Today, it feels like more games than ever enjoy an "expanded universe." Books, TV shows, comics, and movies all develop worlds and characters that first appeared in video games. This might be great for devoted fans, but what does it imply about games' abilities to stand on their own? This week, we use Mark Filipowich's article on cross-media storytelling as a starting point for discussing the ways in which supplemental media affect the stories games try to tell. We also lay out some plans for a cross-media adventure that will be the topic for a future show. As always, we're glad to have you all along for the ride and look forward to reading your comments!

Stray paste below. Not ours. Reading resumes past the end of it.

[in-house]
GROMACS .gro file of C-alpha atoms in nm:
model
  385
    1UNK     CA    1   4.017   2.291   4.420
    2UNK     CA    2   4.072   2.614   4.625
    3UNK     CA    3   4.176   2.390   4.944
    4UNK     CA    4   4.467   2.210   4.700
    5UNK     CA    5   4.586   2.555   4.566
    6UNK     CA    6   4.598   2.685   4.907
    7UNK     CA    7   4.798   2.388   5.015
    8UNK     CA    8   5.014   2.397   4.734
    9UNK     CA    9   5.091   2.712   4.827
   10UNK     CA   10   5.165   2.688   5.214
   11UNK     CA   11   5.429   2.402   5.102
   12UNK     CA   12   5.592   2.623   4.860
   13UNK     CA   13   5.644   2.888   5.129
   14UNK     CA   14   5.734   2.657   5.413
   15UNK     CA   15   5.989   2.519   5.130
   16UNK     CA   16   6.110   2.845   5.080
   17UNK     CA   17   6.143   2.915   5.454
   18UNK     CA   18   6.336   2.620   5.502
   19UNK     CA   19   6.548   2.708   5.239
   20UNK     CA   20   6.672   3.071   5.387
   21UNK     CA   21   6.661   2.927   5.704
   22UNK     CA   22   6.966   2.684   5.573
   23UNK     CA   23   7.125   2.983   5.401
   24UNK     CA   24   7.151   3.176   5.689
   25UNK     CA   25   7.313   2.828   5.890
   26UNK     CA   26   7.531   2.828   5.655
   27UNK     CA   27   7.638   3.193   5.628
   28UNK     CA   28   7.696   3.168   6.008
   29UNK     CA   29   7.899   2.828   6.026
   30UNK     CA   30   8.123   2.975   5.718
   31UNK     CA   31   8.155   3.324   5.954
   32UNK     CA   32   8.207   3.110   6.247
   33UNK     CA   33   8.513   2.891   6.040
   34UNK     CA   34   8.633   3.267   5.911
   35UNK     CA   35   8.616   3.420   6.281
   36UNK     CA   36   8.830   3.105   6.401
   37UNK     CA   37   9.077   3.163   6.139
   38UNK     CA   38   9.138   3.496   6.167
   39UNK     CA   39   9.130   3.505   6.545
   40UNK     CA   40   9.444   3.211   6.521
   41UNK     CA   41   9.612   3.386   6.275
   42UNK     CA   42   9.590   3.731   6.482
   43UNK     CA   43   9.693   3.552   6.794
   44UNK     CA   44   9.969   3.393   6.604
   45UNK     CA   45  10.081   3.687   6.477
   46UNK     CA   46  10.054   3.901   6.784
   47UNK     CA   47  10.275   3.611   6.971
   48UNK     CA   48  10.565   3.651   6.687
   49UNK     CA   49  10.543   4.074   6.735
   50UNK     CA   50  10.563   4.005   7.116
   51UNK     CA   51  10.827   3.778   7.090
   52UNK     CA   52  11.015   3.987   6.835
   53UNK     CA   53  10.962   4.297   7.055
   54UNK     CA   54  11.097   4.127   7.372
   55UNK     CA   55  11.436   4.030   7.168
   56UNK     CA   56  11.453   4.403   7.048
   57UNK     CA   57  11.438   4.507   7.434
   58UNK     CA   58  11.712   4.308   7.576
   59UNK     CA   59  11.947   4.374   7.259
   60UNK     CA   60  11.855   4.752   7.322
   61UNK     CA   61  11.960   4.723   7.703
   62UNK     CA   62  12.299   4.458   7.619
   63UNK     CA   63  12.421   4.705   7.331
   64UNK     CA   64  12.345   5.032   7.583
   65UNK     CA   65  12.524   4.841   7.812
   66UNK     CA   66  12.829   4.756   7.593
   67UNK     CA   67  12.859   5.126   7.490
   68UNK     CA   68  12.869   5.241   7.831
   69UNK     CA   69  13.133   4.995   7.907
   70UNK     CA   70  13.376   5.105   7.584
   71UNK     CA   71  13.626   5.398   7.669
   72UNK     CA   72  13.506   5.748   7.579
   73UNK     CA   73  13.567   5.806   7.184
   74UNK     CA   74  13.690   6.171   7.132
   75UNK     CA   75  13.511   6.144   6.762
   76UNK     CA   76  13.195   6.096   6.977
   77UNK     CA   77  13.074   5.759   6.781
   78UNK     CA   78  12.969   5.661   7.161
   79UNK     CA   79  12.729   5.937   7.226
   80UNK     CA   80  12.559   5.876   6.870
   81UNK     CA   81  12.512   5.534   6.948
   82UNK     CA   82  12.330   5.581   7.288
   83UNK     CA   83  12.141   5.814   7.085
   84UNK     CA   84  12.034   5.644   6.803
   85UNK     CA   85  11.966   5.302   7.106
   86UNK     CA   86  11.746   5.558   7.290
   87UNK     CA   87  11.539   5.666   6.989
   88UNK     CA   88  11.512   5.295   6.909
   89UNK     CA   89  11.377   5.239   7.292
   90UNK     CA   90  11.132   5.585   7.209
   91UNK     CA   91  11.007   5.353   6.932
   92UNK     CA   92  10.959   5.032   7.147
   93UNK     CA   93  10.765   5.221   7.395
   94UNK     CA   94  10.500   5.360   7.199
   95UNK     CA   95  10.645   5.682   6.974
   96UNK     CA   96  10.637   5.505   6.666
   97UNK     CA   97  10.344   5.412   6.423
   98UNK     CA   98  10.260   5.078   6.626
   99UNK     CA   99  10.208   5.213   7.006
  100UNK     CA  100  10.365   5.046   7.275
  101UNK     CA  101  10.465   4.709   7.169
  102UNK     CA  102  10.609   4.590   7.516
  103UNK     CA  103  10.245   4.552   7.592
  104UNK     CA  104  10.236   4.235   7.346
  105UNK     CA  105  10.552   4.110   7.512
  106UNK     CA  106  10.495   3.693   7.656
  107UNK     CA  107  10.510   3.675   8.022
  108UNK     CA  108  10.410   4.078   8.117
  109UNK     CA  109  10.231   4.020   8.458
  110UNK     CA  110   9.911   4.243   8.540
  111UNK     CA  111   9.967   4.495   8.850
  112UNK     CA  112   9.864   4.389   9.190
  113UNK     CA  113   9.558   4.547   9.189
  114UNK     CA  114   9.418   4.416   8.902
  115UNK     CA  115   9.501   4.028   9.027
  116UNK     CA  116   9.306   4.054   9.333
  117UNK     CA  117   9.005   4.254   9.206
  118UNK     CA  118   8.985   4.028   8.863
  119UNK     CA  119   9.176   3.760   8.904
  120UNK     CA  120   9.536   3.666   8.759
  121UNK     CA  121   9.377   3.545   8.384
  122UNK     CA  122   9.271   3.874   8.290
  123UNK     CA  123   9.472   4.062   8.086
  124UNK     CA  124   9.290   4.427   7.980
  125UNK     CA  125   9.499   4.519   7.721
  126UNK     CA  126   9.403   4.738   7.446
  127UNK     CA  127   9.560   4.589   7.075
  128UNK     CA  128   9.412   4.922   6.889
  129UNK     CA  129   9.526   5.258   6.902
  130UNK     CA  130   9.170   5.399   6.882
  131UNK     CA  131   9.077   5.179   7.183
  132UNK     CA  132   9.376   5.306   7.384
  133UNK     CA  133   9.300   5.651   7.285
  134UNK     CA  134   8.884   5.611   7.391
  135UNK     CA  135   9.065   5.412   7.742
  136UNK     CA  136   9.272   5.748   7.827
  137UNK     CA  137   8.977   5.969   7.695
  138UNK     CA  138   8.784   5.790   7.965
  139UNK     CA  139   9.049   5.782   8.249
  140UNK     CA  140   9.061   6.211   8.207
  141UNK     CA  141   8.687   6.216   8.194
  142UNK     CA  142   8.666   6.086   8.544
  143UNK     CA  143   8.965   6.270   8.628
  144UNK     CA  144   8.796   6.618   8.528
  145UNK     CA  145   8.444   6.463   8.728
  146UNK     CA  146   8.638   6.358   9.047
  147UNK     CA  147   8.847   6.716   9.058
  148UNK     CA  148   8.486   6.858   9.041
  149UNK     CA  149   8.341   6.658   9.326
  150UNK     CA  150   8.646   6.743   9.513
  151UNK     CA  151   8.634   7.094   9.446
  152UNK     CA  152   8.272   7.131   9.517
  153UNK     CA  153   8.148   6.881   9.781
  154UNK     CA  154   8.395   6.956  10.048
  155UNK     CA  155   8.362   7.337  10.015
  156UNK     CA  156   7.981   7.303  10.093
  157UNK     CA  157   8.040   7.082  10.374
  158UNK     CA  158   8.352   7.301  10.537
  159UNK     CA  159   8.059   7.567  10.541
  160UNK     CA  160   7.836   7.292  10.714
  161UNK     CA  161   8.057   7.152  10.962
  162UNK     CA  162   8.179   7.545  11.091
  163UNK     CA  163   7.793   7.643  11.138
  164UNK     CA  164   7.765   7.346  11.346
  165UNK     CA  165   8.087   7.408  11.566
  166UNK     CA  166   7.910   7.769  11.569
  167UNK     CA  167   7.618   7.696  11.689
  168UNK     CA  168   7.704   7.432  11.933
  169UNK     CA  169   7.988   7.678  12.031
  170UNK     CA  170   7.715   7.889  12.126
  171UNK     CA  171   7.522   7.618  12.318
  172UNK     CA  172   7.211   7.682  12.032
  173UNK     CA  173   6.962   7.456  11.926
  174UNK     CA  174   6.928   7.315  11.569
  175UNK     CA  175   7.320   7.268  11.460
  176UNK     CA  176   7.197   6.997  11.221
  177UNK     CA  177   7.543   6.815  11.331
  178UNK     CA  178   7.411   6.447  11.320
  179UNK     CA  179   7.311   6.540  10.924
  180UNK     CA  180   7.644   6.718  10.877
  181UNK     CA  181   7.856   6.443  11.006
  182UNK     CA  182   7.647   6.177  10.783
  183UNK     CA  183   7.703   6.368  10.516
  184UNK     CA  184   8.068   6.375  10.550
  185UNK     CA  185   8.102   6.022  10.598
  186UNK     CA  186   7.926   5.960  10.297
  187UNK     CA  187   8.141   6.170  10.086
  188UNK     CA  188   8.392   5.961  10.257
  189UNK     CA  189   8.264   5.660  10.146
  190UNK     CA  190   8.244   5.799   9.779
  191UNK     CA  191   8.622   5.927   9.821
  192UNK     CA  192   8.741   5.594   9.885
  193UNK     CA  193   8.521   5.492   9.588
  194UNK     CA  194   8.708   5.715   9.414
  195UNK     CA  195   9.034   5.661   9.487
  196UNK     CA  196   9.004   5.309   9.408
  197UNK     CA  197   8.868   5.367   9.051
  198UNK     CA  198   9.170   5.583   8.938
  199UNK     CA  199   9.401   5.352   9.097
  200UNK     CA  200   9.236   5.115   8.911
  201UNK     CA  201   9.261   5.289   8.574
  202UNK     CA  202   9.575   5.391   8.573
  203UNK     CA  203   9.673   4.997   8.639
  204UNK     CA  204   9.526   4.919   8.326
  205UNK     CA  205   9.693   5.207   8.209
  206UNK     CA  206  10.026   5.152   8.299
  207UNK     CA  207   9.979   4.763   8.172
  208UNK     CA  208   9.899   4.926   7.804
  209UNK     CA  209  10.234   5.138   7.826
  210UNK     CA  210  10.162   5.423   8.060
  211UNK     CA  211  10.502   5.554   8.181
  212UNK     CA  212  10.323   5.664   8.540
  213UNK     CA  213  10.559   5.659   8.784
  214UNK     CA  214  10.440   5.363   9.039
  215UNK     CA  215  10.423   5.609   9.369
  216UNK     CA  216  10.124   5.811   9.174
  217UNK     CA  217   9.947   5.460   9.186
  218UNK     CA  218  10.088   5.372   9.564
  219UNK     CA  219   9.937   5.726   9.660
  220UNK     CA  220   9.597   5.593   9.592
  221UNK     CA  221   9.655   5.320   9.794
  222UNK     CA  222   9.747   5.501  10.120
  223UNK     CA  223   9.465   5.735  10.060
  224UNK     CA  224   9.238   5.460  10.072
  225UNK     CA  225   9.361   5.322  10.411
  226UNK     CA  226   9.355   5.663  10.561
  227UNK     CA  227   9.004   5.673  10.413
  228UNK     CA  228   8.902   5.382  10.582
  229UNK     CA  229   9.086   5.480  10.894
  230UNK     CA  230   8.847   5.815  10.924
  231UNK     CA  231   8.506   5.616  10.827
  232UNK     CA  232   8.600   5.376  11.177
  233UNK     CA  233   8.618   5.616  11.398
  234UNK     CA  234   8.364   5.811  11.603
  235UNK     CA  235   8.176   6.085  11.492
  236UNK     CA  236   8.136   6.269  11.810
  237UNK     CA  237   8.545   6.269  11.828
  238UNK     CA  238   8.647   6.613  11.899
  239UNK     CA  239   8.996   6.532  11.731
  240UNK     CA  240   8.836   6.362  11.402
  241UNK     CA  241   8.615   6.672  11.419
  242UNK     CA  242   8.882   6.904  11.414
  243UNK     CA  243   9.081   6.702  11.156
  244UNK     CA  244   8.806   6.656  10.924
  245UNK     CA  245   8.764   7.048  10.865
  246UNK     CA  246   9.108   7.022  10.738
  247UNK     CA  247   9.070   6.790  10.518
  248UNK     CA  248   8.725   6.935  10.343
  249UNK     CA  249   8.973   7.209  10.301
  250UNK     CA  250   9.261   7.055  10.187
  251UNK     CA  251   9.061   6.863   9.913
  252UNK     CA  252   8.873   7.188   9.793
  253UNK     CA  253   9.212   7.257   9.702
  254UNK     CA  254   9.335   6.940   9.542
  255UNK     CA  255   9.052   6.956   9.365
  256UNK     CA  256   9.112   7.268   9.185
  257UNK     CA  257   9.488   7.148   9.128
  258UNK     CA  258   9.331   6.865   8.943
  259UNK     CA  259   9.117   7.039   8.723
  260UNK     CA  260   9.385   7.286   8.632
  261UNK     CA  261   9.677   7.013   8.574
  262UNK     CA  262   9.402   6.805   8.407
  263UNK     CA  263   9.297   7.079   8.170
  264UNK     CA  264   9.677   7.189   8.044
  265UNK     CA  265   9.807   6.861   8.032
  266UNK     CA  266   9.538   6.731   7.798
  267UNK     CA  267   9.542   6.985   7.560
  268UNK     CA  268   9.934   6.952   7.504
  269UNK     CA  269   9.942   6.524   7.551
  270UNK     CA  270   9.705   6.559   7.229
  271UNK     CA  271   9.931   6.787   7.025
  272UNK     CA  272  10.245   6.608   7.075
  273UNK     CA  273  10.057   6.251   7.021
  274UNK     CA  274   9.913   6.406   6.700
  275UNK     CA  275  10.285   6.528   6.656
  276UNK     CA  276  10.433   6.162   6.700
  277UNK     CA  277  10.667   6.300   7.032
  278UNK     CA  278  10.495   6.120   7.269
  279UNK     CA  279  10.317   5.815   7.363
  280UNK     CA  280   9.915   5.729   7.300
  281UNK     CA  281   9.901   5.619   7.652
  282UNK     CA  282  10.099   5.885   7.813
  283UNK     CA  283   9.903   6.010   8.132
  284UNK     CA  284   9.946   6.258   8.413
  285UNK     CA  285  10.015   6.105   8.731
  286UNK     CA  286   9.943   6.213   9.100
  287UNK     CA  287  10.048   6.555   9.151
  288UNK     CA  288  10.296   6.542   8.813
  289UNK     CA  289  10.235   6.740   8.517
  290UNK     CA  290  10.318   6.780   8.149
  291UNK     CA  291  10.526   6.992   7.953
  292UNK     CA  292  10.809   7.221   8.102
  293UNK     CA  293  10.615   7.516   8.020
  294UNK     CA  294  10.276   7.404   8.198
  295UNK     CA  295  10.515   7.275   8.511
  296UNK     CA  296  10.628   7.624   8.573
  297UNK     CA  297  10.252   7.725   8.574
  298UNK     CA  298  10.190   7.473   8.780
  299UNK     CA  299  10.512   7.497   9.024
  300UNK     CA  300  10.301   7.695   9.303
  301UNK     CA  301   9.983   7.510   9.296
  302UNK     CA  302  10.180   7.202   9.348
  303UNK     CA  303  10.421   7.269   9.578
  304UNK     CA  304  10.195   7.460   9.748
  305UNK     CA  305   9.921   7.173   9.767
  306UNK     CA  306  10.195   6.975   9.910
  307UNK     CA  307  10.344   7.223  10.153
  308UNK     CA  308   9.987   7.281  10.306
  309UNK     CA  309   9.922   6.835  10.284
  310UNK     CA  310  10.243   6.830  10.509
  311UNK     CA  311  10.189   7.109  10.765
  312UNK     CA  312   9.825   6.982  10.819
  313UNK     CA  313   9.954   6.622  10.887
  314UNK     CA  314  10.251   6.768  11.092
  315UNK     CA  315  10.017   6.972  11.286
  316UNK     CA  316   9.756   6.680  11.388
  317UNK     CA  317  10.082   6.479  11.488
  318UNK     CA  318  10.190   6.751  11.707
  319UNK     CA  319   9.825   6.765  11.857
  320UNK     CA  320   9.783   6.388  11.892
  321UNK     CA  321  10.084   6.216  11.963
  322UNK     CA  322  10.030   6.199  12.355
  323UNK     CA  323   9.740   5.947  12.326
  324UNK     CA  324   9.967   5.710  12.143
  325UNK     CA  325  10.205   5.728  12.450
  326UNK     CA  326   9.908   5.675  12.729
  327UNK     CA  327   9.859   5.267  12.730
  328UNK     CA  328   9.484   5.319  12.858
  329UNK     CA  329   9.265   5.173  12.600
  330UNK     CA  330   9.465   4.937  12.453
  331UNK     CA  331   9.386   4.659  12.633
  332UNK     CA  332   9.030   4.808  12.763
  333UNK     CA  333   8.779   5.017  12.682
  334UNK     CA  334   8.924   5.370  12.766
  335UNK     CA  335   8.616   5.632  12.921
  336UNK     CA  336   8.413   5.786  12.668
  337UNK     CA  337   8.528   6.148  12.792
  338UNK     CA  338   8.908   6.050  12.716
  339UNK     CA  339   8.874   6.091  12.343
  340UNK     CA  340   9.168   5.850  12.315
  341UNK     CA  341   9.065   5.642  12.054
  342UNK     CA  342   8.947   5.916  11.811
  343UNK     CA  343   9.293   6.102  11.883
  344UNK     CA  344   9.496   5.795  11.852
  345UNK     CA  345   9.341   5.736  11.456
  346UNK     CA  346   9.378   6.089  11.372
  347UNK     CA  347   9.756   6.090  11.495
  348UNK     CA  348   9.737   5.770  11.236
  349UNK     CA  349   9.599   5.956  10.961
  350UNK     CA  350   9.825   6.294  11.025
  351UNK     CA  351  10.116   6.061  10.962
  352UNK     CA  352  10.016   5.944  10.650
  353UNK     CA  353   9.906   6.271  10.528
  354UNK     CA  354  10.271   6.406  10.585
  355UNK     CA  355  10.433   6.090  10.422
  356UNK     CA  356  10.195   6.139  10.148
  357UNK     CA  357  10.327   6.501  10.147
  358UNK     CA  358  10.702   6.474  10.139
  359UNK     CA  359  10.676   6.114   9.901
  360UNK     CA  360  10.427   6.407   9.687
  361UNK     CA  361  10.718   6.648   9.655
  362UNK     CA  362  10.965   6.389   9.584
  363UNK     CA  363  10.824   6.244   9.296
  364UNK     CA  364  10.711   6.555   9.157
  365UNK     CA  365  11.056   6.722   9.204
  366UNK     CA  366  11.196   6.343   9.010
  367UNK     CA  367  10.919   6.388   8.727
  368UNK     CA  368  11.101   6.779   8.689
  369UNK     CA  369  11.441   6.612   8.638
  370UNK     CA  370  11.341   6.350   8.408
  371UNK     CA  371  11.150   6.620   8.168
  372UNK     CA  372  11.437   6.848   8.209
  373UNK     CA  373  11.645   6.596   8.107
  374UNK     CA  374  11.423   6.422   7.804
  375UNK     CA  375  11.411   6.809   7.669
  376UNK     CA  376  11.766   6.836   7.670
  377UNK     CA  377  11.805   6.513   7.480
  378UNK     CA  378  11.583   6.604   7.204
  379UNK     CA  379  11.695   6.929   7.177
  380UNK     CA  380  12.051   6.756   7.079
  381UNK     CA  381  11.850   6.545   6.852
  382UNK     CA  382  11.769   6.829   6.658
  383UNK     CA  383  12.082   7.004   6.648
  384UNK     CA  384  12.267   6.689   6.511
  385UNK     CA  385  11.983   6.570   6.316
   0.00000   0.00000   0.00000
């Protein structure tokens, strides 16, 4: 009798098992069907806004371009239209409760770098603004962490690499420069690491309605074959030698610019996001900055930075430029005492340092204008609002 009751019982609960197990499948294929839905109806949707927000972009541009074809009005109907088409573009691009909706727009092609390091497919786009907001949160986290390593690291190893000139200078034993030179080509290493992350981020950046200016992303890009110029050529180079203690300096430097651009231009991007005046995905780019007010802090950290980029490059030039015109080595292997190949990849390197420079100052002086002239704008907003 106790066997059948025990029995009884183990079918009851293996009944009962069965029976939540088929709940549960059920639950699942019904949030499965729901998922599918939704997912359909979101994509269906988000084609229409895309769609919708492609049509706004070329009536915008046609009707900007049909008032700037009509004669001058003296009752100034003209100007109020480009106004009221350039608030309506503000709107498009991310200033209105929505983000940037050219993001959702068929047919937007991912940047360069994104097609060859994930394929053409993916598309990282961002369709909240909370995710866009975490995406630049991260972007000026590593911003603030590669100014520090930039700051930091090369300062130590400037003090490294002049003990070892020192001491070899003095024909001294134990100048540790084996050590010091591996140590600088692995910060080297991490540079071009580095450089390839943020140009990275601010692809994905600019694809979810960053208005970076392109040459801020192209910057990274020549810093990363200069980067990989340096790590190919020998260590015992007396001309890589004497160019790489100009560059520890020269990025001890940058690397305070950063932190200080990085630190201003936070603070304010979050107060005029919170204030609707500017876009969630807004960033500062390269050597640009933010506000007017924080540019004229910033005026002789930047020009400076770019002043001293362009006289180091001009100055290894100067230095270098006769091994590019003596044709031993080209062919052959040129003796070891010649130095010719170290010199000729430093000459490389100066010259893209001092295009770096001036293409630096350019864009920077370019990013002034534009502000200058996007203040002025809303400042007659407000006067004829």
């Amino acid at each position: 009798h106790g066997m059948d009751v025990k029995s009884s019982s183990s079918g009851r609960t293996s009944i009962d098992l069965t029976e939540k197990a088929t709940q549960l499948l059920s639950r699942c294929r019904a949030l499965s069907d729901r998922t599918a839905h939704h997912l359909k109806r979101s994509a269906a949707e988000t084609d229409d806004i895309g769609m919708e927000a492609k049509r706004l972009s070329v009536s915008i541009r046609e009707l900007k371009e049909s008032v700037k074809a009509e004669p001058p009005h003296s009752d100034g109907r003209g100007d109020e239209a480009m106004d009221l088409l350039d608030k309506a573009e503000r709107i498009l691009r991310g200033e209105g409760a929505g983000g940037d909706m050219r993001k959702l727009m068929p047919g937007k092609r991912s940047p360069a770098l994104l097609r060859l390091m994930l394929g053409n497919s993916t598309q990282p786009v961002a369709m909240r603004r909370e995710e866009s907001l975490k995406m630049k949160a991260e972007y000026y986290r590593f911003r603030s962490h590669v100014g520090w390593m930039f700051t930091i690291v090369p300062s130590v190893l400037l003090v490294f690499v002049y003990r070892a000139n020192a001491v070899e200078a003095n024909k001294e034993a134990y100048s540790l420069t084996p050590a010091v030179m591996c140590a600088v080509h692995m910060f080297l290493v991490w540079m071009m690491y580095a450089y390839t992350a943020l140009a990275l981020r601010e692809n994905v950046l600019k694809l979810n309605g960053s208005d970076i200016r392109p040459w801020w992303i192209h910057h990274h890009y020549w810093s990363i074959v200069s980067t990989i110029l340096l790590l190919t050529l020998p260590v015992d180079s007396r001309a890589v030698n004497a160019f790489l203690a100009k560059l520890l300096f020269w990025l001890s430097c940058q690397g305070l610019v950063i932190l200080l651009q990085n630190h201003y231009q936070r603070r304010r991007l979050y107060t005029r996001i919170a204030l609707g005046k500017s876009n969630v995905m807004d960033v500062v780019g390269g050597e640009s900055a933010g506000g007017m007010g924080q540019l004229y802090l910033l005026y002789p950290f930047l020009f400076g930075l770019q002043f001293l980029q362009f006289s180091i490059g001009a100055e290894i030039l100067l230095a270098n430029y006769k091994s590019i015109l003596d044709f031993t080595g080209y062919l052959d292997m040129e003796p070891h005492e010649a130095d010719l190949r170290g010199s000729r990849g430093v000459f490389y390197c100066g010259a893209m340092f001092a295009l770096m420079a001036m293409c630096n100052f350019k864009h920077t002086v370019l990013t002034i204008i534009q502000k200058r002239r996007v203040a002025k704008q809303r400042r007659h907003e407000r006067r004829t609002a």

Some discussion starters:
- What are some of your favorite examples of game-related cross-media storytelling and why are they effective?
- How can we separate marketing cash-ins from legitimate additions to a game's story?
- Does an abundance of ancillary material degrade in-game content? How can games tell stories that stand on their own?
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- Run time: 32 min 00 sec
- "Games and Cross-Media Storytelling," by Mark Filipowich, via PopMatters
- Music provided by Brad Sucks
Direct download: ep_136_cross_media.mp3
-- posted at: 10:40am PST